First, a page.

What can be instructive though is determining how often a player of this tier becomes available. In terms of just dollars and years, you'd be hard-pressed to make a case that Holiday is not worth his contract. He absolutely is, and one look at the above should settle that easily. Importantly though, the team gave up a #6 (Nerlens Noel) and #10 (Dario Saric?) for his services. Whether that was worth it is just as important a question as whether his contract is a good one.

Tier 1 guys are, of course, never freely available. Half the league spent the larger portion of two years attempting to wrest Chris Paul out of New Orleans before the Clippers finally succeeded. The same will go for Kyrie Irving, Russ Westbrook, John Wall, and Steph Curry as they near the ends of their respective first max deals. Not only can we say they're very, very expensive to acquire, but also, the majority of teams can never acquire them, even if willing to pay the price, because the players themselves are elite enough to wield significant leverage.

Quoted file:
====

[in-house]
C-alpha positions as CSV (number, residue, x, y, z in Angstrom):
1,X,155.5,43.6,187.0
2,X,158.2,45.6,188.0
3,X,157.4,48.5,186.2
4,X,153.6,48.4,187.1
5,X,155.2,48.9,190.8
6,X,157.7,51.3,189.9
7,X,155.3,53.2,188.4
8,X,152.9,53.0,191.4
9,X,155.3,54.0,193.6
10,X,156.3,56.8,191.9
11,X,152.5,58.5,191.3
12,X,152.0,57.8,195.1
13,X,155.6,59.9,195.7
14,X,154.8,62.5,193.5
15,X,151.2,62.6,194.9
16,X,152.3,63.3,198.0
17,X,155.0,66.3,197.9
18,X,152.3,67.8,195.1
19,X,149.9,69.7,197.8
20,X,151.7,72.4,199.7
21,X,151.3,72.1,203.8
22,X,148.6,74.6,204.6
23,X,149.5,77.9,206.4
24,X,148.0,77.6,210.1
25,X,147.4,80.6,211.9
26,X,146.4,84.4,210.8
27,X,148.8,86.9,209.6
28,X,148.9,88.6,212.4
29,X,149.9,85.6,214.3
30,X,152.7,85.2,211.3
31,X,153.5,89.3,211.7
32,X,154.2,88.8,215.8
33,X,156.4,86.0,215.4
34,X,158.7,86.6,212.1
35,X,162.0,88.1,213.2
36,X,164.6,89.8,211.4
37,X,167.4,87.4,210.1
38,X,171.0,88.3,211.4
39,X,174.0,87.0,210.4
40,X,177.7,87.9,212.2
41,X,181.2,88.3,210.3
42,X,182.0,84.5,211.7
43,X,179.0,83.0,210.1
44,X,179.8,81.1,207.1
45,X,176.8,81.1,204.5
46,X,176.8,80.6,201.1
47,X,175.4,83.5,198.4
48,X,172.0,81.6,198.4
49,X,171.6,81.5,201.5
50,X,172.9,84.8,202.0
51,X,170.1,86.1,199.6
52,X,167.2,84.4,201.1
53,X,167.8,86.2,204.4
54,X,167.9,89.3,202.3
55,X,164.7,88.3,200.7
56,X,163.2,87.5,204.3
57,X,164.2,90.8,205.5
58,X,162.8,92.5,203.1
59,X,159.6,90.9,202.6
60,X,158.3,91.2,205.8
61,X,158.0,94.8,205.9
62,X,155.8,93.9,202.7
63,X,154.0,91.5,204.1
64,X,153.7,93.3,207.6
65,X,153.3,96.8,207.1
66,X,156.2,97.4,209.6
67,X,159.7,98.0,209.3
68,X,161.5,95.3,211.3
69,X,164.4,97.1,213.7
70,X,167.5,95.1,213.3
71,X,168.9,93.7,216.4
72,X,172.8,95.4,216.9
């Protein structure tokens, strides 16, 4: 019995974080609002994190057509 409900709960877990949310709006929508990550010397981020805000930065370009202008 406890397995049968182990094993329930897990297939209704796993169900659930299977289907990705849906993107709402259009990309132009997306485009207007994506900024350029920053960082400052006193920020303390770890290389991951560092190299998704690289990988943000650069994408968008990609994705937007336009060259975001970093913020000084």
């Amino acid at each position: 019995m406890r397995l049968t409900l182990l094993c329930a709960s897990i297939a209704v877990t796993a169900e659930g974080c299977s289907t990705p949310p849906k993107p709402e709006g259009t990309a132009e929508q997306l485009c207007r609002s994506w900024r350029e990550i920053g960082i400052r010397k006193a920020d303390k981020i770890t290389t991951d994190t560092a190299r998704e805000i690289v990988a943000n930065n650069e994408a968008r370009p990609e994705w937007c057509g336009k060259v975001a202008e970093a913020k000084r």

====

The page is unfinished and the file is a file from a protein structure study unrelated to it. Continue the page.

Tier 2 guys don't hold the same leverage, obviously. It's interesting to look at the fates of exactly how each Tier 2 guy on the list arrived on his current team:

Tony Parker: San Antonio, via Draft

Parker just won his 4th Finals, but he's almost been moved on multiple occasions. The most recent was in 2011, when San Antonio considered moving him for the 5th or 7th overall picks (eventually Jonas Valanciunas and Bismack Biyombo). It's worth noting that Parker was about to turn 29 at the time, and San Antonio believed they had his future replacement already in place in George Hill. It's also worth noting that the deal obviously didn't happen, so a 5th overall pick for a 29 year old Tier 2 guard wasn't enough.

Kyle Lowry: Toronto, via Trade for Gary Forbes, 12th Pick

Daryl Morey dealt Lowry to Toronto, arranging the protections on the incoming draft pick such that Houston would be guaranteed a lottery pick. That pick eventually turned into #12 overall (Steven Adams), conveyed to Oklahoma City in the James Harden deal, part of a meticulously crafted long-term plan by Morey. It's worth noting that at the time of the deal Lowry was coming off a season with Houston that eclipsed Holiday's best with Philadelphia.

Ty Lawson: Denver, via Draft